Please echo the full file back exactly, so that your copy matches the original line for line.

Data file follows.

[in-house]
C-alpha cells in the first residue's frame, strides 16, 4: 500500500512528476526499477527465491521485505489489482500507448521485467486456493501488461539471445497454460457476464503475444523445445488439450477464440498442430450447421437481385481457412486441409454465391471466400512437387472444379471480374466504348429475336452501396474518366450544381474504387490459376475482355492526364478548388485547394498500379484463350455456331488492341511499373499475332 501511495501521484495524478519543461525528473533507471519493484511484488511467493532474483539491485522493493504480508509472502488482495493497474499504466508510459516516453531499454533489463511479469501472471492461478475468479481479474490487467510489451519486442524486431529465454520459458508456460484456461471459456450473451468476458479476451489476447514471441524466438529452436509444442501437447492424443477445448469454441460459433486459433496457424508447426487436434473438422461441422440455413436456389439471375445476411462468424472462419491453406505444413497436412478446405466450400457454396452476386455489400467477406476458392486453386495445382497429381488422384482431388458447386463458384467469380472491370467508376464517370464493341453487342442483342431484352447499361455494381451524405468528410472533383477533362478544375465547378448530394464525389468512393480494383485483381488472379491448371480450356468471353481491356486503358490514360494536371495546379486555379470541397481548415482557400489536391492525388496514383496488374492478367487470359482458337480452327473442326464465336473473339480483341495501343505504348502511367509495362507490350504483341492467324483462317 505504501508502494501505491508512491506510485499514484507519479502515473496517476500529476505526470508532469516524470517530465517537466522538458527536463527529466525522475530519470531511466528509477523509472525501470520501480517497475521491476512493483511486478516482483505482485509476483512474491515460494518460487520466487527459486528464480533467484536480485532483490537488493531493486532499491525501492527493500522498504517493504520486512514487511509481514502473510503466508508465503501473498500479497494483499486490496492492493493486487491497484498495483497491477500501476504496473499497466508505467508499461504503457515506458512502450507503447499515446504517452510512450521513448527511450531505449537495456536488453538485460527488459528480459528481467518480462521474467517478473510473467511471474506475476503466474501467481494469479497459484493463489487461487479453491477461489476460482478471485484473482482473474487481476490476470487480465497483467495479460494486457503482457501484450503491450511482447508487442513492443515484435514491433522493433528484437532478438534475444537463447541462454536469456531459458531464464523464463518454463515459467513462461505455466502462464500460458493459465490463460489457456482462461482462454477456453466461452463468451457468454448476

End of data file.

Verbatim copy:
[in-house]
C-alpha cells in the first residue's frame, strides 16, 4: 500500500512528476526499477527465491521485505489489482500507448521485467486456493501488461539471445497454460457476464503475444523445445488439450477464440498442430450447421437481385481457412486441409454465391471466400512437387472444379471480374466504348429475336452501396474518366450544381474504387490459376475482355492526364478548388485547394498500379484463350455456331488492341511499373499475332 501511495501521484495524478519543461525528473533507471519493484511484488511467493532474483539491485522493493504480508509472502488482495493497474499504466508510459516516453531499454533489463511479469501472471492461478475468479481479474490487467510489451519486442524486431529465454520459458508456460484456461471459456450473451468476458479476451489476447514471441524466438529452436509444442501437447492424443477445448469454441460459433486459433496457424508447426487436434473438422461441422440455413436456389439471375445476411462468424472462419491453406505444413497436412478446405466450400457454396452476386455489400467477406476458392486453386495445382497429381488422384482431388458447386463458384467469380472491370467508376464517370464493341453487342442483342431484352447499361455494381451524405468528410472533383477533362478544375465547378448530394464525389468512393480494383485483381488472379491448371480450356468471353481491356486503358490514360494536371495546379486555379470541397481548415482557400489536391492525388496514383496488374492478367487470359482458337480452327473442326464465336473473339480483341495501343505504348502511367509495362507490350504483341492467324483462317 505504501508502494501505491508512491506510485499514484507519479502515473496517476500529476505526470508532469516524470517530465517537466522538458527536463527529466525522475530519470531511466528509477523509472525501470520501480517497475521491476512493483511486478516482483505482485509476483512474491515460494518460487520466487527459486528464480533467484536480485532483490537488493531493486532499491525501492527493500522498504517493504520486512514487511509481514502473510503466508508465503501473498500479497494483499486490496492492493493486487491497484498495483497491477500501476504496473499497466508505467508499461504503457515506458512502450507503447499515446504517452510512450521513448527511450531505449537495456536488453538485460527488459528480459528481467518480462521474467517478473510473467511471474506475476503466474501467481494469479497459484493463489487461487479453491477461489476460482478471485484473482482473474487481476490476470487480465497483467495479460494486457503482457501484450503491450511482447508487442513492443515484435514491433522493433528484437532478438534475444537463447541462454536469456531459458531464464523464463518454463515459467513462461505455466502462464500460458493459465490463460489457456482462461482462454477456453466461452463468451457468454448476